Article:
Great Game Moves East
Martha Molfetas questions the wisdom of the oil industry’s current search for exploitable reserves.
After turmoil hit Somalia in 1991, oil firms, aid groups, and even embassies evacuated. Now over 20 years on, oil firms are returning. Violence and uncertainty have not subsided, the question of autonomy for Somaliland, devolution of Puntland, and central governmental stability is still uncertain. Al Shabab, terrorist networks, and pirating activities continue to pose a threat in the Gulf of Aden and elsewhere. For all intensive purposes, Somalia is a failed state.
Last month, international oil firms ranging from Norwegian owned Statoil to the Canadian owned Africa Oil Corporation began the process of establishing new mining zones. Many former contracts dating to the 1980’s with BP and Conoco Phillips are currently up in the air since the government that created these contracts no longer exists.
For decades, the oil industry has been aware of the splendors that lie beneath. However, with an increasingly insecure reality above ground, oil industries pose a risk to themselves and to the delicate political balance of the Gulf of Aden and the Horn. Norwegian oil firms interested in Somali offshore mining activities have encouraged Somalia to sign the United Nations Convention on the Law of the Sea (UNCLOS), which would extend their Exclusive Economic Zone (EEZ) to 200 miles off their shore, compared with the twelve miles they currently control. This would mean that Somalia would extend their ability to harness potential reserves, and extend contract rights to firms.
Disputes are currently focused to undetermined maritime borders between Kenya and Somalia. The littoral states have yet to establish clear maritime borders. This might have something to do with the instability both countries have faced in the last 20 years. Earlier this month Somalia accused Kenya of illegally leasing out mining plots to Italian owned Eni and French owned Total oil companies. There are approximately 120,000 square miles of disputed maritime areas between Kenya and Somalia. The UN is currently in the process of facilitating negotiations.
Even if firms are able to develop Somali reserves after overcoming the legal obscurities within Somalia and between Kenya and Somalia, the issue of instability and underdevelopment remain. Current Somali oil development policies, dating back to a bygone era of stability during dictatorship, do not factor in community development through resource profits. Currently Somaliland is planning to drill their first oil wells by 2014, while the government of Somalia plans to go forward with 30 new oil contracts this year. A clear way to mitigate a potential resource curse dynamic would be for these profits to go towards community development, infrastructure, and the general welfare of Somalis at large. Somalia already has a twenty-two year history of civil war and terrorism; the oil dynamic could inject new fuel to the fire. Oil will feed destabilizing confrontations between areas like Somaliland and the government of Somalia, and even autonomous areas like Puntland—in addition to giving increased resources and political weight to areas controlled by Al Shabab. Oil could also give each disputed area the opportunity to leverage interests and create stability to foster development – that is if effective governance were a reality.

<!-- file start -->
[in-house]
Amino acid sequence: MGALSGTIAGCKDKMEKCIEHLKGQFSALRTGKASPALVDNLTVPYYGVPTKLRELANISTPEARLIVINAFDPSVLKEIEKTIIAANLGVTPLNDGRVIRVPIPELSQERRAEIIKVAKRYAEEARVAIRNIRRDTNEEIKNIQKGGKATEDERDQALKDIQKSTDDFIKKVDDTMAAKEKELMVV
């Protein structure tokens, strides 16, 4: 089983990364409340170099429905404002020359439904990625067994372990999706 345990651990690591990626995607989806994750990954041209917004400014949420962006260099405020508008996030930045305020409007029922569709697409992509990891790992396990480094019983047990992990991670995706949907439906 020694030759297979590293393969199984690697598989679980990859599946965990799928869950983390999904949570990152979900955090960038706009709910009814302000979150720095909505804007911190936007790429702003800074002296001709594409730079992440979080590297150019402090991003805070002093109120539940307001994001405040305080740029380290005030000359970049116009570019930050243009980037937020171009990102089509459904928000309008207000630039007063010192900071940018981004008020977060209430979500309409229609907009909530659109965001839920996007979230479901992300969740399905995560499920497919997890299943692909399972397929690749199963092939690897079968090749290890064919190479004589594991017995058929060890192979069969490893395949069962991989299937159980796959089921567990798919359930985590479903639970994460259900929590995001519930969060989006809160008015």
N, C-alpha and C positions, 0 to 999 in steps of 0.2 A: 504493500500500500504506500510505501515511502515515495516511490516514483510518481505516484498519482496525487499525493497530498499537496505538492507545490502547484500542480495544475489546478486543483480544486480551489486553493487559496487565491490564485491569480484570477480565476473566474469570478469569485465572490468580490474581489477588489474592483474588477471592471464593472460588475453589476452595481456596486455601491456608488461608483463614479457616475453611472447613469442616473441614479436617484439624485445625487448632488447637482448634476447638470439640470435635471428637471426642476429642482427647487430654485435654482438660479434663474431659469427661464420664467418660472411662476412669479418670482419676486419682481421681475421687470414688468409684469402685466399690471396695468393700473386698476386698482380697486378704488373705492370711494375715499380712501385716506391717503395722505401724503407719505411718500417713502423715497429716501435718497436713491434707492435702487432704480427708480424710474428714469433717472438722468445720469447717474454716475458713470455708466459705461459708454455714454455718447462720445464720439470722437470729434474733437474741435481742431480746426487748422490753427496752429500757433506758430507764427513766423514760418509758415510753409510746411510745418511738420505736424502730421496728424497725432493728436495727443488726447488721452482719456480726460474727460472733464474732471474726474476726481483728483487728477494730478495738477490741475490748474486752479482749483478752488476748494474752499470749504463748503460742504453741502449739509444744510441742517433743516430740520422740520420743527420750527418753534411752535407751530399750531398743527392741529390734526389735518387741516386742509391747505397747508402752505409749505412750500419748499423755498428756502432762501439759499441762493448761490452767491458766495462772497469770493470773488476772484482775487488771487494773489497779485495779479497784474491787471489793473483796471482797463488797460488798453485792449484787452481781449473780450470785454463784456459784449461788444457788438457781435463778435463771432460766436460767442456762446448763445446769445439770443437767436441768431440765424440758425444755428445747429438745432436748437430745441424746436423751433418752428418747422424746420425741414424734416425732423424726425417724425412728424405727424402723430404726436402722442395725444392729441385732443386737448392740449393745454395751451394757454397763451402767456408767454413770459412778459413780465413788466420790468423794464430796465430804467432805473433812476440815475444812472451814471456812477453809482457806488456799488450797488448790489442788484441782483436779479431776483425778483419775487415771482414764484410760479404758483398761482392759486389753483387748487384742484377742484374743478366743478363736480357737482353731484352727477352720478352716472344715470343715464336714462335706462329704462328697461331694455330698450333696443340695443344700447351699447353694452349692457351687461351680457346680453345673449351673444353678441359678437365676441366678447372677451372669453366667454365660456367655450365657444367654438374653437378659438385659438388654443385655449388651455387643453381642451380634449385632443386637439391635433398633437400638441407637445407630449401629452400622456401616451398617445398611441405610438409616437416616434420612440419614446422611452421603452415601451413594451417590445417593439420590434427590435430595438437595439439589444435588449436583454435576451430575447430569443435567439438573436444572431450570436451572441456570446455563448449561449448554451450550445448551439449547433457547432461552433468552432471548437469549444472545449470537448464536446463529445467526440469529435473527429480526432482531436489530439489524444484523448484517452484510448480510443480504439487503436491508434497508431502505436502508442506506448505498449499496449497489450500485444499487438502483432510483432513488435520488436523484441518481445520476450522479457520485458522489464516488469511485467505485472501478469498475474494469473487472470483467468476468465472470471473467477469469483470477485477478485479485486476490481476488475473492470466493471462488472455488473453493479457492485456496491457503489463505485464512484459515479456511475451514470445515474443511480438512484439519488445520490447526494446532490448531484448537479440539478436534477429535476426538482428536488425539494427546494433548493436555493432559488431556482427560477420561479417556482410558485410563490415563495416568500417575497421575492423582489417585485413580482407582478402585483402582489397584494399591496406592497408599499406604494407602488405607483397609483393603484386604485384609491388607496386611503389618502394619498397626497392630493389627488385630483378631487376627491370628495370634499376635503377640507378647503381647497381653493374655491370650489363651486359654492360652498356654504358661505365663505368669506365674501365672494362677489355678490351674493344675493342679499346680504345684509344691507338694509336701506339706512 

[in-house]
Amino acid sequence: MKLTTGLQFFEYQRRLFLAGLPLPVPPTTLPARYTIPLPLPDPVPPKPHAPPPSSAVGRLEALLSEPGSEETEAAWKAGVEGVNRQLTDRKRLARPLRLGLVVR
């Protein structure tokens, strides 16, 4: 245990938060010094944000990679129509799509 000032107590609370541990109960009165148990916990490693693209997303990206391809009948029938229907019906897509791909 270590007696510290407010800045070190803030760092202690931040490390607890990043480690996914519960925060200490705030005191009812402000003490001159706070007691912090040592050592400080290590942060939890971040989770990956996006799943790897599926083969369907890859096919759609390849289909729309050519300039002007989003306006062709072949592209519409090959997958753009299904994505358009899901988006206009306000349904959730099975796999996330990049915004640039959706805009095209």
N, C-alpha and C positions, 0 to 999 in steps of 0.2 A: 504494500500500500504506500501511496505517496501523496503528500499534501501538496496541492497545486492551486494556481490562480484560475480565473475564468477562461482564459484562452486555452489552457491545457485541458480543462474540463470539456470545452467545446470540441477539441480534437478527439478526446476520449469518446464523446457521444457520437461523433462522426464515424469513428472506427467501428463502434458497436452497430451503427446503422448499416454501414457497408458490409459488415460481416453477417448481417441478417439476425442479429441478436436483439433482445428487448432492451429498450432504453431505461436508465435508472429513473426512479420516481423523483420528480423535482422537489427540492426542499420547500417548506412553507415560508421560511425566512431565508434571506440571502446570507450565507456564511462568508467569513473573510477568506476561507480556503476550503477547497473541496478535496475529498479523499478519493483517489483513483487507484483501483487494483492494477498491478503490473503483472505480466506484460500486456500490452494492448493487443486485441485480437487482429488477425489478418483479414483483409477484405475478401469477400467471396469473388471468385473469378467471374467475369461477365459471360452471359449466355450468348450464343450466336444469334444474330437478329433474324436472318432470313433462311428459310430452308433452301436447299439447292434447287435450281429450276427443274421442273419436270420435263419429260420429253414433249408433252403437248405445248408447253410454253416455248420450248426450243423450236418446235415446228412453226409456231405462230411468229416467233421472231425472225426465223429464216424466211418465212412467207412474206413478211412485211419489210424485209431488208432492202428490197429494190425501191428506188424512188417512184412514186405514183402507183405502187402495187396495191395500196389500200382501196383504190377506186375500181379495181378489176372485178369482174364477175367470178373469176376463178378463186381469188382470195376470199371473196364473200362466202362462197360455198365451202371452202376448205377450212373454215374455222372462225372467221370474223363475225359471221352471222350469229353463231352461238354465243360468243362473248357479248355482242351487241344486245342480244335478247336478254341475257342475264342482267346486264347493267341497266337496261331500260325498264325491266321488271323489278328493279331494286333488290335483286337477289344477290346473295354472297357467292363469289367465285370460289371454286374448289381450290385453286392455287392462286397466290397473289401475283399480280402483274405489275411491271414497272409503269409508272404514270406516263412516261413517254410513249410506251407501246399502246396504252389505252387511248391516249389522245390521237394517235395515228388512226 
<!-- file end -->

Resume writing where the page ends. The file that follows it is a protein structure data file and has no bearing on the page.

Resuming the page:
This week the UN came out with a report stating that Western oil exploration in Somalia’s disputed areas could ignite further conflict. Key issues of confrontation are between licensing authorities, if semi-autonomous Puntland or Somaliland hands out licenses to areas already licensed out by the central government, oil could become a focal point for renewed civil war and incalculable violence. Oil also offers terrorist organizations like Al Shabab an opportunity to loot resources, seek oilrig workers as hostages, and gain more influence through monetary wealth.
With all of this internal and regional instability, why invest in Somali oil reserves in the first place? In our post-peak reality, the potential rewards outweigh these cataclysmic risks. Harder to harness reserves like Canadian shale oil have seen a sharp increase in development, meanwhile easier to harness oil wells are drying up. Instead of diversifying and creating new ways to harness methane hydrates or renewable energy, the oil industry is clinging to a world that doesn’t exist anymore, a world where climate change and global terrorism didn’t pose an existential threat. Somali oil exploration represents the culmination of post-9/11 insecurities and exacerbating an already sick planet. The ‘Great Game’ has indeed moved East, except this time it’s a battle for global political sanity, oil, and the rest.